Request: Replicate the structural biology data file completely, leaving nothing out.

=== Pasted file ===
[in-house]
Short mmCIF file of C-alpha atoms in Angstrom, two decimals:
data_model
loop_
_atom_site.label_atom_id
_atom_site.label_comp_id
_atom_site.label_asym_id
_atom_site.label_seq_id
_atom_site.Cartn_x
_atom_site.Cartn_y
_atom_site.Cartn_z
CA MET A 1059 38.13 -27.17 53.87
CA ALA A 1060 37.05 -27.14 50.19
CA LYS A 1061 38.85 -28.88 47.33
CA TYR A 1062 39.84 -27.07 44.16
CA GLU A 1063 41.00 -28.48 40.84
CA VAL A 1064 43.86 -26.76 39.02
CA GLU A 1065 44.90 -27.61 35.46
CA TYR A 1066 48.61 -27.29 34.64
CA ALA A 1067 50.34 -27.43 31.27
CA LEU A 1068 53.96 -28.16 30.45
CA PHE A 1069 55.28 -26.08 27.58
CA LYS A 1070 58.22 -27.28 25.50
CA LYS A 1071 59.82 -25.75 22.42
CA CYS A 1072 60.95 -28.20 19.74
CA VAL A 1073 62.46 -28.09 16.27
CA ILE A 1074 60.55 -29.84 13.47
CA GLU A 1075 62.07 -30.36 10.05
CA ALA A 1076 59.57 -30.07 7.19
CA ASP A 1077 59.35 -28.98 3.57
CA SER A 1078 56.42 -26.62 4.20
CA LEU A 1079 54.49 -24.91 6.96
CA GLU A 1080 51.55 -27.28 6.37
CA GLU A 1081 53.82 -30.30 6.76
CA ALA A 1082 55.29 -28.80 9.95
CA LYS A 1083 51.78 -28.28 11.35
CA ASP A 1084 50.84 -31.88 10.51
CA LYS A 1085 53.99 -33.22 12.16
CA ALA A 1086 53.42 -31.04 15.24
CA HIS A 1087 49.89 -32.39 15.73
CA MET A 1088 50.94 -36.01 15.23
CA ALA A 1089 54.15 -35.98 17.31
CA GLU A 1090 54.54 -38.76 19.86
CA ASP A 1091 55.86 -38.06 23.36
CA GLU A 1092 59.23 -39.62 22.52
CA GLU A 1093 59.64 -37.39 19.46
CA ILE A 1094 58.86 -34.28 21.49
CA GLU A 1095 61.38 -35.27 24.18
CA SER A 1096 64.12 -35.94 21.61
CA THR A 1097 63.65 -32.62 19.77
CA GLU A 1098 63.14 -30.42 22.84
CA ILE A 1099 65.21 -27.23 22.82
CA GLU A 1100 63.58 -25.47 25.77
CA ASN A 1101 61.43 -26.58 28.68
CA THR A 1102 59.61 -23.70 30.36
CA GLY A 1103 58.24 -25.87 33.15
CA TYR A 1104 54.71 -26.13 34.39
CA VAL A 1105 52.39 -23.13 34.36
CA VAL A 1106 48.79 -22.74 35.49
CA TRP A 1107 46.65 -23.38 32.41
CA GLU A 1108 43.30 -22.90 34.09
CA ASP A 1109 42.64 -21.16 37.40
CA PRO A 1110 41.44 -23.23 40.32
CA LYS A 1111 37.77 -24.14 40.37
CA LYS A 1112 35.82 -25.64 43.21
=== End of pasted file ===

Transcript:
[in-house]
Short mmCIF file of C-alpha atoms in Angstrom, two decimals:
data_model
loop_
_atom_site.label_atom_id
_atom_site.label_comp_id
_atom_site.label_asym_id
_atom_site.label_seq_id
_atom_site.Cartn_x
_atom_site.Cartn_y
_atom_site.Cartn_z
CA MET A 1059 38.13 -27.17 53.87
CA ALA A 1060 37.05 -27.14 50.19
CA LYS A 1061 38.85 -28.88 47.33
CA TYR A 1062 39.84 -27.07 44.16
CA GLU A 1063 41.00 -28.48 40.84
CA VAL A 1064 43.86 -26.76 39.02
CA GLU A 1065 44.90 -27.61 35.46
CA TYR A 1066 48.61 -27.29 34.64
CA ALA A 1067 50.34 -27.43 31.27
CA LEU A 1068 53.96 -28.16 30.45
CA PHE A 1069 55.28 -26.08 27.58
CA LYS A 1070 58.22 -27.28 25.50
CA LYS A 1071 59.82 -25.75 22.42
CA CYS A 1072 60.95 -28.20 19.74
CA VAL A 1073 62.46 -28.09 16.27
CA ILE A 1074 60.55 -29.84 13.47
CA GLU A 1075 62.07 -30.36 10.05
CA ALA A 1076 59.57 -30.07 7.19
CA ASP A 1077 59.35 -28.98 3.57
CA SER A 1078 56.42 -26.62 4.20
CA LEU A 1079 54.49 -24.91 6.96
CA GLU A 1080 51.55 -27.28 6.37
CA GLU A 1081 53.82 -30.30 6.76
CA ALA A 1082 55.29 -28.80 9.95
CA LYS A 1083 51.78 -28.28 11.35
CA ASP A 1084 50.84 -31.88 10.51
CA LYS A 1085 53.99 -33.22 12.16
CA ALA A 1086 53.42 -31.04 15.24
CA HIS A 1087 49.89 -32.39 15.73
CA MET A 1088 50.94 -36.01 15.23
CA ALA A 1089 54.15 -35.98 17.31
CA GLU A 1090 54.54 -38.76 19.86
CA ASP A 1091 55.86 -38.06 23.36
CA GLU A 1092 59.23 -39.62 22.52
CA GLU A 1093 59.64 -37.39 19.46
CA ILE A 1094 58.86 -34.28 21.49
CA GLU A 1095 61.38 -35.27 24.18
CA SER A 1096 64.12 -35.94 21.61
CA THR A 1097 63.65 -32.62 19.77
CA GLU A 1098 63.14 -30.42 22.84
CA ILE A 1099 65.21 -27.23 22.82
CA GLU A 1100 63.58 -25.47 25.77
CA ASN A 1101 61.43 -26.58 28.68
CA THR A 1102 59.61 -23.70 30.36
CA GLY A 1103 58.24 -25.87 33.15
CA TYR A 1104 54.71 -26.13 34.39
CA VAL A 1105 52.39 -23.13 34.36
CA VAL A 1106 48.79 -22.74 35.49
CA TRP A 1107 46.65 -23.38 32.41
CA GLU A 1108 43.30 -22.90 34.09
CA ASP A 1109 42.64 -21.16 37.40
CA PRO A 1110 41.44 -23.23 40.32
CA LYS A 1111 37.77 -24.14 40.37
CA LYS A 1112 35.82 -25.64 43.21